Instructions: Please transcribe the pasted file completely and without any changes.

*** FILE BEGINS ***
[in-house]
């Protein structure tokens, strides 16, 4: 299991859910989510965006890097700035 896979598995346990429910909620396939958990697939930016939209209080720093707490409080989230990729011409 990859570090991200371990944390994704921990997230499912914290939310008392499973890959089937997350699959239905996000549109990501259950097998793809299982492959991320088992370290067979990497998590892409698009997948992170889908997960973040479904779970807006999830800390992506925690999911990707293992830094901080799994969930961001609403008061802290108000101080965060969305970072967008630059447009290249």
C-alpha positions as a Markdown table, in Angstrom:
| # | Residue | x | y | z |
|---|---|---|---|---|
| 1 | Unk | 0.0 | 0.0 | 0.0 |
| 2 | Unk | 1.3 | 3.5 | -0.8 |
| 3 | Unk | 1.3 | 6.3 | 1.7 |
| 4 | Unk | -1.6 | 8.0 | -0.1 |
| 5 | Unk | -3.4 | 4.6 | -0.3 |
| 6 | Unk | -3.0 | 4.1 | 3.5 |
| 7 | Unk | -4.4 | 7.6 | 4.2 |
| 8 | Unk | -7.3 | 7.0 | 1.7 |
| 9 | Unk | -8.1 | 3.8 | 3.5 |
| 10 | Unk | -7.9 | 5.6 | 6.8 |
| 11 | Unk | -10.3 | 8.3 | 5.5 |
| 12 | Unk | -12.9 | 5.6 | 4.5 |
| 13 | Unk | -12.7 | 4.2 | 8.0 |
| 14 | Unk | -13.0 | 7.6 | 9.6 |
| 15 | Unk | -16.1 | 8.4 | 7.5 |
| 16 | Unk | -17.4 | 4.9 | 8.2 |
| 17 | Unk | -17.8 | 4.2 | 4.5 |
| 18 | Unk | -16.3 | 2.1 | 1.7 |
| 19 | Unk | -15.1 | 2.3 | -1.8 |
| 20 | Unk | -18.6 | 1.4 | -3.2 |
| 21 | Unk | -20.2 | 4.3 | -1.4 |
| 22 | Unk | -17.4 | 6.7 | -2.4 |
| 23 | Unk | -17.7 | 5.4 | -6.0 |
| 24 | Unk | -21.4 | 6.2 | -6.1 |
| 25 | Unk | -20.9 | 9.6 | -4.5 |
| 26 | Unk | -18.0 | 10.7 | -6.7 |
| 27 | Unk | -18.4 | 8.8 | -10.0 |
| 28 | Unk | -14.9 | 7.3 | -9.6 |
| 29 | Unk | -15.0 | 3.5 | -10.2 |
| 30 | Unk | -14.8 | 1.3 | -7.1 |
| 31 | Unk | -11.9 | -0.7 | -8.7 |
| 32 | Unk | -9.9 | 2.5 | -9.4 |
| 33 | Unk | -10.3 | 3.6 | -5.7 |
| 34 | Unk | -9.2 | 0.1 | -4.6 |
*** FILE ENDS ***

[in-house]
């Protein structure tokens, strides 16, 4: 299991859910989510965006890097700035 896979598995346990429910909620396939958990697939930016939209209080720093707490409080989230990729011409 990859570090991200371990944390994704921990997230499912914290939310008392499973890959089937997350699959239905996000549109990501259950097998793809299982492959991320088992370290067979990497998590892409698009997948992170889908997960973040479904779970807006999830800390992506925690999911990707293992830094901080799994969930961001609403008061802290108000101080965060969305970072967008630059447009290249």
C-alpha positions as a Markdown table, in Angstrom:
| # | Residue | x | y | z |
|---|---|---|---|---|
| 1 | Unk | 0.0 | 0.0 | 0.0 |
| 2 | Unk | 1.3 | 3.5 | -0.8 |
| 3 | Unk | 1.3 | 6.3 | 1.7 |
| 4 | Unk | -1.6 | 8.0 | -0.1 |
| 5 | Unk | -3.4 | 4.6 | -0.3 |
| 6 | Unk | -3.0 | 4.1 | 3.5 |
| 7 | Unk | -4.4 | 7.6 | 4.2 |
| 8 | Unk | -7.3 | 7.0 | 1.7 |
| 9 | Unk | -8.1 | 3.8 | 3.5 |
| 10 | Unk | -7.9 | 5.6 | 6.8 |
| 11 | Unk | -10.3 | 8.3 | 5.5 |
| 12 | Unk | -12.9 | 5.6 | 4.5 |
| 13 | Unk | -12.7 | 4.2 | 8.0 |
| 14 | Unk | -13.0 | 7.6 | 9.6 |
| 15 | Unk | -16.1 | 8.4 | 7.5 |
| 16 | Unk | -17.4 | 4.9 | 8.2 |
| 17 | Unk | -17.8 | 4.2 | 4.5 |
| 18 | Unk | -16.3 | 2.1 | 1.7 |
| 19 | Unk | -15.1 | 2.3 | -1.8 |
| 20 | Unk | -18.6 | 1.4 | -3.2 |
| 21 | Unk | -20.2 | 4.3 | -1.4 |
| 22 | Unk | -17.4 | 6.7 | -2.4 |
| 23 | Unk | -17.7 | 5.4 | -6.0 |
| 24 | Unk | -21.4 | 6.2 | -6.1 |
| 25 | Unk | -20.9 | 9.6 | -4.5 |
| 26 | Unk | -18.0 | 10.7 | -6.7 |
| 27 | Unk | -18.4 | 8.8 | -10.0 |
| 28 | Unk | -14.9 | 7.3 | -9.6 |
| 29 | Unk | -15.0 | 3.5 | -10.2 |
| 30 | Unk | -14.8 | 1.3 | -7.1 |
| 31 | Unk | -11.9 | -0.7 | -8.7 |
| 32 | Unk | -9.9 | 2.5 | -9.4 |
| 33 | Unk | -10.3 | 3.6 | -5.7 |
| 34 | Unk | -9.2 | 0.1 | -4.6 |